Issue 12.1-12.2 | Fall 2013/Spring 2014 / Guest edited by Janet R. Jakobsen and Catherine Sameh

Occuprint Posters

Introduction to the Occuprint Collection

Like many parts of the #Occupy movement, Occuprint had its origins in the spur of the moment, in the rush and excitement and fresh air of an emerging social movement. In November 2011, within weeks of the initial occupation of Zuccotti Park, a small group of artist-activists launched an effort to curate the poster art that was beginning to emerge from the global Occupy movement. The effort resulted, first, in a poster edition of the Occupied Wall Street Journal; then in a website featuring a sprawling collection of digital images; then in a fine art poster collection; and subsequently in a wide range of other projects and manifestations.

For this “Activism and the Academy” issue of S&F Online, we selected a small subset of the posters collected by Occuprint’s butterfly net. We chose work that introduces several of the powerful themes that emerged within our broader collection of posters in a way that we find to be beautiful and incisive. Posters here refer to the 99%, student debt, the general strike, and personal and collective transformation, among other topics. They were made by artists from a diversity of locales—Brooklyn, Jakarta, London, Montreal, Rio, Belgrade—and with a range of experiences. Some of the contributors (including Christie Road, Faviana Rodriguez, Josh MacPhee) are well-known professional artists with roots in activist communities. Other contributors are less well-known.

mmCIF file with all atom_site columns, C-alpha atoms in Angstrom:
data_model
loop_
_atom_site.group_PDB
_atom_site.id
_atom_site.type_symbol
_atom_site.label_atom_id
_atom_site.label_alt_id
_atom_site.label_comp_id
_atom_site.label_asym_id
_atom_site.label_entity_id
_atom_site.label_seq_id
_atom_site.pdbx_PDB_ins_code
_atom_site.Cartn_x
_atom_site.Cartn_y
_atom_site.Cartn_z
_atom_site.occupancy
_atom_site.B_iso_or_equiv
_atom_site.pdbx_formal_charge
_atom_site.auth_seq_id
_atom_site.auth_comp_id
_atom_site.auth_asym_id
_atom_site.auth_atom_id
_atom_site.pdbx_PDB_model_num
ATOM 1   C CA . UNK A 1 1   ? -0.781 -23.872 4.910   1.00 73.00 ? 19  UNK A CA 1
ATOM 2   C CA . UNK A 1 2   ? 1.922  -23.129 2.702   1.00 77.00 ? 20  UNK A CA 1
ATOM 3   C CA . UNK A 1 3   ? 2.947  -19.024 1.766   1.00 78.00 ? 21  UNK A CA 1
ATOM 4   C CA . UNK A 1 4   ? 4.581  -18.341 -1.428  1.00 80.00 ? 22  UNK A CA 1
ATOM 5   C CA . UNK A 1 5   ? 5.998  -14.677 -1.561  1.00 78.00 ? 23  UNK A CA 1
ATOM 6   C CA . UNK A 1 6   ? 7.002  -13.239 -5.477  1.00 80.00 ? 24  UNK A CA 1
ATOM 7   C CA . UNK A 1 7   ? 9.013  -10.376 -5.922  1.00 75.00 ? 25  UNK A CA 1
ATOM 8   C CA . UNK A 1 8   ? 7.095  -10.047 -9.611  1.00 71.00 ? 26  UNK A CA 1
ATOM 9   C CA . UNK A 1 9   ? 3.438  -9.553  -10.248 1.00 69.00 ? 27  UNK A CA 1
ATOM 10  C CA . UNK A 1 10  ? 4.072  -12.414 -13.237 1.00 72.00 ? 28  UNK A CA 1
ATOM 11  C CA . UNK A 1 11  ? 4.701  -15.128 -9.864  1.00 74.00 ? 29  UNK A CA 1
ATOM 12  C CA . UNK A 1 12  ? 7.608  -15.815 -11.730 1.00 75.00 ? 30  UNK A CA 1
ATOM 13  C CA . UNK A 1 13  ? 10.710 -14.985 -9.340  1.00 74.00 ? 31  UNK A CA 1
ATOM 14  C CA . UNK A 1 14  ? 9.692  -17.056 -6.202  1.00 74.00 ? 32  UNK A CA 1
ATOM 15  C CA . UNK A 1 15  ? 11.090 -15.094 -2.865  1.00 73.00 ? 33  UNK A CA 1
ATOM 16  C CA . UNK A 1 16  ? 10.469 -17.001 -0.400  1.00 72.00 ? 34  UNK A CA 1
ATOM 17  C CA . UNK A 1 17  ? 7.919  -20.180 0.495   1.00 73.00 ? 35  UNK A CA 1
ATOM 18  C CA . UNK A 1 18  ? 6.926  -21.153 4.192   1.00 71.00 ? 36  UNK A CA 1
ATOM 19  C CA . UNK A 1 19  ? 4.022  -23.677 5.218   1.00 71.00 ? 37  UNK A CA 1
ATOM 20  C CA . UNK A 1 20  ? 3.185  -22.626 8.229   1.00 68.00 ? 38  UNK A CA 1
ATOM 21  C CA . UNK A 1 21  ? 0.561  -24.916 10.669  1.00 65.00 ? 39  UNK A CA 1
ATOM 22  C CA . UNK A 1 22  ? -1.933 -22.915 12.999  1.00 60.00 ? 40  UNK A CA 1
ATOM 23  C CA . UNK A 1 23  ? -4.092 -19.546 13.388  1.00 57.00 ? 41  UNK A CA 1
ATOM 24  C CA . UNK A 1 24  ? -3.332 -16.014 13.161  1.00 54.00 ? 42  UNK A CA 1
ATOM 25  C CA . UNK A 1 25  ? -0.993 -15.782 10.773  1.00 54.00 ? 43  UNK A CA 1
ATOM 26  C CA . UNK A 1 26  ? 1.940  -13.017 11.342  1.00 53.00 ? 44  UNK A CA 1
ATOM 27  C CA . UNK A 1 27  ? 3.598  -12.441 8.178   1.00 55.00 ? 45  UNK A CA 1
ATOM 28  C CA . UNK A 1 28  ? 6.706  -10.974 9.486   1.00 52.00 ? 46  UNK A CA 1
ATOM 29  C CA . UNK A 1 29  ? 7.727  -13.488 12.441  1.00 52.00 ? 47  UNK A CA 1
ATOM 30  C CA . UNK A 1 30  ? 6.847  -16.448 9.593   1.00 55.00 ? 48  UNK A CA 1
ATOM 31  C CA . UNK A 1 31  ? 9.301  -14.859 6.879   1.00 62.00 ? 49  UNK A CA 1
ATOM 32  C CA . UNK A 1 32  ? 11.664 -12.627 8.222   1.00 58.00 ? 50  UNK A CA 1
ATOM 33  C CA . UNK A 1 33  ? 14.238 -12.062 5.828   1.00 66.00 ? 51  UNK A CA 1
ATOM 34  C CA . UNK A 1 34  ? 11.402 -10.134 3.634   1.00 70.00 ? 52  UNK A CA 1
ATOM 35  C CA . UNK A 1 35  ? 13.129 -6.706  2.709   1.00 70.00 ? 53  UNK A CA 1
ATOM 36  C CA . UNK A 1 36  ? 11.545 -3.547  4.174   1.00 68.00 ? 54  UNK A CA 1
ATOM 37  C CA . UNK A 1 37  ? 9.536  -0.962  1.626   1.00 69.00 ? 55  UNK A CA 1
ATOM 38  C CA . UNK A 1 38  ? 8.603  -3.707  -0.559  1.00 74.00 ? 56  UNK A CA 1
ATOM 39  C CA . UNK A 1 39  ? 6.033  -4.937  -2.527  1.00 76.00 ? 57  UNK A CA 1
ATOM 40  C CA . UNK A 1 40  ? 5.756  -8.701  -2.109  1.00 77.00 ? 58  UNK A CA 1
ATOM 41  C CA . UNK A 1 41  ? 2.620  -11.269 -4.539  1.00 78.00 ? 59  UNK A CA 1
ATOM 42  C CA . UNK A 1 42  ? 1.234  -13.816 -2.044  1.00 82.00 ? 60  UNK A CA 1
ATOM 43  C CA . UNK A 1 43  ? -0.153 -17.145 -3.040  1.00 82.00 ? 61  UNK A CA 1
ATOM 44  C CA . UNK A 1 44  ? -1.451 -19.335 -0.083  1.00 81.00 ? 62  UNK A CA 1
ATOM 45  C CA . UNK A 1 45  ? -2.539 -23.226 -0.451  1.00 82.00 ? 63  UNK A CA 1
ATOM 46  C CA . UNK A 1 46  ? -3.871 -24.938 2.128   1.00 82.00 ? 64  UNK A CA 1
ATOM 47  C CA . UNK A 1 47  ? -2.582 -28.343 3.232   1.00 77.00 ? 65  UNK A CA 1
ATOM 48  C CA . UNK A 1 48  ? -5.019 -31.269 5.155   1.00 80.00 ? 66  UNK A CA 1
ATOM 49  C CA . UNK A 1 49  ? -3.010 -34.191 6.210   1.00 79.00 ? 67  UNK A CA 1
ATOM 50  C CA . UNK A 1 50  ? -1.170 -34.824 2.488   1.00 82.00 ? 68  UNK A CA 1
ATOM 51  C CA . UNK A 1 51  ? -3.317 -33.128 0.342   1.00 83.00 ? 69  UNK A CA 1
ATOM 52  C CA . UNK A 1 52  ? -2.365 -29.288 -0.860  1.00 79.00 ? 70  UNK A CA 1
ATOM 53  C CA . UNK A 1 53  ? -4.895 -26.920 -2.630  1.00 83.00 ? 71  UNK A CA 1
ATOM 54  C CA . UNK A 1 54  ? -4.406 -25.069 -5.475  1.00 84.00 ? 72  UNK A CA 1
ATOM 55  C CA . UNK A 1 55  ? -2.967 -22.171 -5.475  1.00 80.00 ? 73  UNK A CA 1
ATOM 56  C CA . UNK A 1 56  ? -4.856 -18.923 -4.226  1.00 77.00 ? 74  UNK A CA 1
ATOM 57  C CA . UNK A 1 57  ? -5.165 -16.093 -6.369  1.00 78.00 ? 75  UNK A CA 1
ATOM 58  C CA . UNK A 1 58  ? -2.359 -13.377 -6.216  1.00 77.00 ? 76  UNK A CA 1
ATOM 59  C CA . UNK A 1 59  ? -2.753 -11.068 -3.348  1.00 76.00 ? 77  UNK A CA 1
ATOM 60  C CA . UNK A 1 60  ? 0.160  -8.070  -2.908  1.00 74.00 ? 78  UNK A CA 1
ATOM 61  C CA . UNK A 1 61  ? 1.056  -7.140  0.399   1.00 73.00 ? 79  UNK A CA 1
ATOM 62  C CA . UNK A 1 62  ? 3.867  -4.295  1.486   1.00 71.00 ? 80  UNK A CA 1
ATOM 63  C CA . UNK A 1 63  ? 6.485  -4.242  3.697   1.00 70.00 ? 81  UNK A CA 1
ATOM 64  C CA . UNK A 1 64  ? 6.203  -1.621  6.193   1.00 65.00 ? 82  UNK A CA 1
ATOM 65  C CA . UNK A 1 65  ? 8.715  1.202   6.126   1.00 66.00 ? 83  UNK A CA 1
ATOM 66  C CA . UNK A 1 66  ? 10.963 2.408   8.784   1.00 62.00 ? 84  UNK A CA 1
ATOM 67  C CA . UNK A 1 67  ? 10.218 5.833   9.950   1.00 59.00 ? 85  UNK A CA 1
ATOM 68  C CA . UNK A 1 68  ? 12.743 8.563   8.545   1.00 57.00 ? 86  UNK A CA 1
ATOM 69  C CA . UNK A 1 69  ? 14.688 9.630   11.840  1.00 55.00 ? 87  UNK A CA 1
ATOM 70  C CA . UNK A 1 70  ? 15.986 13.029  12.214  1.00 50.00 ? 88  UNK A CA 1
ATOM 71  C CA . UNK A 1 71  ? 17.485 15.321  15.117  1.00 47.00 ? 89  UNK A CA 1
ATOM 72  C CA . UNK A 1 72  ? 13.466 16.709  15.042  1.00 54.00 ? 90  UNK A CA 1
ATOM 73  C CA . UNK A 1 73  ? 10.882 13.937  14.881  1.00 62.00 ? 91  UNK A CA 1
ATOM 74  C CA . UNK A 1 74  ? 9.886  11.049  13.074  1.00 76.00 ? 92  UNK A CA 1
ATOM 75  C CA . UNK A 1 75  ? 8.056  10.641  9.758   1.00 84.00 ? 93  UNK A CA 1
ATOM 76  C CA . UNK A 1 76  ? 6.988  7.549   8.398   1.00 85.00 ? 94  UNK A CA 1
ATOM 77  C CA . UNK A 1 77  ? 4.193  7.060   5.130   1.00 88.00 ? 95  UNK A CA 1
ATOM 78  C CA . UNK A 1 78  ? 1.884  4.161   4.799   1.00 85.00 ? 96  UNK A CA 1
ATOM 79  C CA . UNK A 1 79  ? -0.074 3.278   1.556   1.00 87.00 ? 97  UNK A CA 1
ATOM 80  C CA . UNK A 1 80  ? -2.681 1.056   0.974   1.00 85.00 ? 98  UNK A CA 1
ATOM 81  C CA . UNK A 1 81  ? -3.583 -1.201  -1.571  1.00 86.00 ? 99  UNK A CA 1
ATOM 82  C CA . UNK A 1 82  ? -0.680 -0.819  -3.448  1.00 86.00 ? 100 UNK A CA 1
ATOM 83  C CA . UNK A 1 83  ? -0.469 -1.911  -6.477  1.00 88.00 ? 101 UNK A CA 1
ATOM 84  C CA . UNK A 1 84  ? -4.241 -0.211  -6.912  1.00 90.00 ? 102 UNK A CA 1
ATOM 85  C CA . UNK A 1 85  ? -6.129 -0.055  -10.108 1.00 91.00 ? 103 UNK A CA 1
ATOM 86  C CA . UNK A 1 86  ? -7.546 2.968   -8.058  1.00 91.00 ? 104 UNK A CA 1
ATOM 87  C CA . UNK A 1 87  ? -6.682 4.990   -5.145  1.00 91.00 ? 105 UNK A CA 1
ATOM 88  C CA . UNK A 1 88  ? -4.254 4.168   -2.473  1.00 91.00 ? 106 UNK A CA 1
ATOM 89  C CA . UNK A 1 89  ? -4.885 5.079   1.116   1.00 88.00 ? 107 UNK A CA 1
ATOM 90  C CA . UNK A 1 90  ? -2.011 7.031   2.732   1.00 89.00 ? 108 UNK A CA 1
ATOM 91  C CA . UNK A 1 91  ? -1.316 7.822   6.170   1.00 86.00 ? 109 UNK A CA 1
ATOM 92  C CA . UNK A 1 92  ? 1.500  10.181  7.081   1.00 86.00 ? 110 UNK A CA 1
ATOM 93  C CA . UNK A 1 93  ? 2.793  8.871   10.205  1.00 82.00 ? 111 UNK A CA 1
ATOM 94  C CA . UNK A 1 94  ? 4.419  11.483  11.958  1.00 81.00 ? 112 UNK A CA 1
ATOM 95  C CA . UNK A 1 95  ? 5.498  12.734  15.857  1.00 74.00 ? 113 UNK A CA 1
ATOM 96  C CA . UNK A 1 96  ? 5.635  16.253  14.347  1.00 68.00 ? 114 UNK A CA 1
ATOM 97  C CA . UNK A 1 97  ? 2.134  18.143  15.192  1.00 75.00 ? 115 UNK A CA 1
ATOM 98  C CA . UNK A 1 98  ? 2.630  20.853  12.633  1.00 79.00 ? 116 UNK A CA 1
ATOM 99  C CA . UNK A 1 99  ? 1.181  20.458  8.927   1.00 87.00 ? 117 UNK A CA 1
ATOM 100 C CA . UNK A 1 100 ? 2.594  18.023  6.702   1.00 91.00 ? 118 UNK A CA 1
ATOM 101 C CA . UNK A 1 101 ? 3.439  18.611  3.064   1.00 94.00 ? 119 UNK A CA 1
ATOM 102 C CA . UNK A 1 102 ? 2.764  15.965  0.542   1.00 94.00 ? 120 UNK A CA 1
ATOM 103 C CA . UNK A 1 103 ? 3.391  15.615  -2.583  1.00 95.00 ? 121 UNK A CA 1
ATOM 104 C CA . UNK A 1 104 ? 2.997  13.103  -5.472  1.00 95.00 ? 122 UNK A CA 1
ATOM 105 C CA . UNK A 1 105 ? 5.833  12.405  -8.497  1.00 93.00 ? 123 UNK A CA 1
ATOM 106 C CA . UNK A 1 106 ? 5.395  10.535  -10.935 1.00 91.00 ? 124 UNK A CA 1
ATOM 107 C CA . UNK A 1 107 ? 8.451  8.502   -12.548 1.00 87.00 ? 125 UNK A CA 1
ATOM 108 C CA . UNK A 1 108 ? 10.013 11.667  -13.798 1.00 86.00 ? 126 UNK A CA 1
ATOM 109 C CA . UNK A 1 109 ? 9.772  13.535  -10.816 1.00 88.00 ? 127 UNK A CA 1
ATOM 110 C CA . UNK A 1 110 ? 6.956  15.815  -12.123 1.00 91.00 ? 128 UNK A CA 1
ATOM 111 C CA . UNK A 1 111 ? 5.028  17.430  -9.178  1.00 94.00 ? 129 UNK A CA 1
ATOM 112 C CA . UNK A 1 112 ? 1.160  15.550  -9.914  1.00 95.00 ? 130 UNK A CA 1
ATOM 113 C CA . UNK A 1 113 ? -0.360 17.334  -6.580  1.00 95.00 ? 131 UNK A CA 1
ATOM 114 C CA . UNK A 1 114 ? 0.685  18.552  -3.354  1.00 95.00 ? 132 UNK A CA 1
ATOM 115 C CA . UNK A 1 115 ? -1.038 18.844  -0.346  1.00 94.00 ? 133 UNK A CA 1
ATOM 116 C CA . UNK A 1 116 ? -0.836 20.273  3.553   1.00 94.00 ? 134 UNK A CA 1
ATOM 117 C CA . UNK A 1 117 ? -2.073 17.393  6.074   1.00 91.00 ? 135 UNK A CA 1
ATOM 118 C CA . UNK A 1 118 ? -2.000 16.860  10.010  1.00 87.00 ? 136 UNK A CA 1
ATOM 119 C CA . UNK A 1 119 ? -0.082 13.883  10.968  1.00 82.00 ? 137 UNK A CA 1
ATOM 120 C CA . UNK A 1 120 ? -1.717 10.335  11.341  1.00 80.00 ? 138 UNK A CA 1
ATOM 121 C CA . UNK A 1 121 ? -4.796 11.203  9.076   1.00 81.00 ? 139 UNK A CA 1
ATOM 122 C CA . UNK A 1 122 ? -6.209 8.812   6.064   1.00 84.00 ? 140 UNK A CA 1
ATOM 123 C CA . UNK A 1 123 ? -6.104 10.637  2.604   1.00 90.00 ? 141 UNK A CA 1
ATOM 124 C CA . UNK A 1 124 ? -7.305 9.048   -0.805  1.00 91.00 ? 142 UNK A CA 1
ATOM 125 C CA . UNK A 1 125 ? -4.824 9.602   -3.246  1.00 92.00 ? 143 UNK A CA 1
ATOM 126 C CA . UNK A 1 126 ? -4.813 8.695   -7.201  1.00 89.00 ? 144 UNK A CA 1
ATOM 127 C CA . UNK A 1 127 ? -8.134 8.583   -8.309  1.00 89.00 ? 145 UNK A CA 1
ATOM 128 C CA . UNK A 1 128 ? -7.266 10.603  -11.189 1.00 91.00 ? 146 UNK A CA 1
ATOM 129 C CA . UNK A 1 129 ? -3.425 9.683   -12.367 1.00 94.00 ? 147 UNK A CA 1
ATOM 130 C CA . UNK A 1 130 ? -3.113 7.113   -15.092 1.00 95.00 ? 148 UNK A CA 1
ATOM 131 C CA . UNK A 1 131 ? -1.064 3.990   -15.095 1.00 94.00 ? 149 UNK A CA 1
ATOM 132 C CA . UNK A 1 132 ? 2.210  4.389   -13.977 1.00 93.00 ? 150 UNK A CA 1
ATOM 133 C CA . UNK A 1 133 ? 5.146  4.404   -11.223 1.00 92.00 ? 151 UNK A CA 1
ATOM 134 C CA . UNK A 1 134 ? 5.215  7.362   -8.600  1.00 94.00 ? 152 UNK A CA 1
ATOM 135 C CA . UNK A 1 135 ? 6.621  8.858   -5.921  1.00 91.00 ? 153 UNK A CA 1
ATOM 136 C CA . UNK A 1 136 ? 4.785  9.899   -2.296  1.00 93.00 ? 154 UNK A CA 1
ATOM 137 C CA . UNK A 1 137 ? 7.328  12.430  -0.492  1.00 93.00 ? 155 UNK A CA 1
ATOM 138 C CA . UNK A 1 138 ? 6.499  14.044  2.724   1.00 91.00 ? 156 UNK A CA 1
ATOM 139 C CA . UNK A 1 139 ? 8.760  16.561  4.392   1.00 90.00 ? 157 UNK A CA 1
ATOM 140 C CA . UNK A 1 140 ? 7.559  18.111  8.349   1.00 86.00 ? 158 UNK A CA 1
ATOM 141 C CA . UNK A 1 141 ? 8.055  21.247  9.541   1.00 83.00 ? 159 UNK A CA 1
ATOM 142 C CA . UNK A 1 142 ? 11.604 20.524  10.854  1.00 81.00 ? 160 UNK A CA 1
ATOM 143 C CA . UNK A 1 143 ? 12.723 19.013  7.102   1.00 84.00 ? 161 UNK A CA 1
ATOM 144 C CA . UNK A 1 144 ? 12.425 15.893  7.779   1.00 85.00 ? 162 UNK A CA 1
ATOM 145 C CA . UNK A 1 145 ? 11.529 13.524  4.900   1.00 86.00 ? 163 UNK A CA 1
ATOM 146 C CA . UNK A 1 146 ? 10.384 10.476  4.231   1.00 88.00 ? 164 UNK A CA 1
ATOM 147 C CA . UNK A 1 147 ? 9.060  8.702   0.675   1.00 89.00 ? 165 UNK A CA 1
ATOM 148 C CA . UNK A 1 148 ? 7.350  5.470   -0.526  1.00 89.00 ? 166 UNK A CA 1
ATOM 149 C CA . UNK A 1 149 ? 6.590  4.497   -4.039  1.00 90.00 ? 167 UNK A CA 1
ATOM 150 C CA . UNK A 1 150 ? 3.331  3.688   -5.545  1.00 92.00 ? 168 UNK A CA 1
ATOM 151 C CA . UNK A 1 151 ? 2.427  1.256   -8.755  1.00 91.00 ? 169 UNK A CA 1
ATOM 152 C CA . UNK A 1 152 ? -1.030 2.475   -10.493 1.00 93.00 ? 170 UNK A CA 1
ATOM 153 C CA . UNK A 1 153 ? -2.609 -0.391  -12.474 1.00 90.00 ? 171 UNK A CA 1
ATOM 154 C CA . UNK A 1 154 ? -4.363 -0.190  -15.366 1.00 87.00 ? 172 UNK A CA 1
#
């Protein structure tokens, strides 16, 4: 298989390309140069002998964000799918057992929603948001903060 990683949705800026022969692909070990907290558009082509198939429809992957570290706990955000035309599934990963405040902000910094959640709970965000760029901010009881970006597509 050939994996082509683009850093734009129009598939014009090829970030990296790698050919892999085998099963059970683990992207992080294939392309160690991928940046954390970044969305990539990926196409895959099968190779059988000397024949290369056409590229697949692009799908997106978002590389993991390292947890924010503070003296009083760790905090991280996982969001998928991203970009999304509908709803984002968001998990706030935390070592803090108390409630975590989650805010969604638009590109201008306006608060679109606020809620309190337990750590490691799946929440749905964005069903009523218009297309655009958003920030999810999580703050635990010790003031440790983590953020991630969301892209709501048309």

Designed and submitted for inclusion on our site by artists from around the world, the images collected here represent, to some degree, one strain of the visual vernacular of the post-subprime mortgage crisis era, and the Occupy generation. They deploy many of the most common signifiers emerging from and around OWS (the Guy Fawkes mask, the Monopoly man, the Wall Street bull, the camping tent, the hashtag, the cat meme). And they raise a lot of questions—about why certain images take hold of our imaginations, about what Occupy meant to the people who participated in it, and about how visual culture works to communicate oppositional ideas, for instance—that will never be answered definitively.

Occuprint originated out of an impulse to capture the diversity of the Occupy movement rather than assert some sort of a unified iconography. A movement calling for “no demands” certainly suggests some unease with simplified representations. But with all the rhetorical emphasis on process over product, Occupy did more than take space; it took aesthetic form. And the image-world of Occupy can tell us a lot about how people imagine and enact power, agency, oppression, and resistance.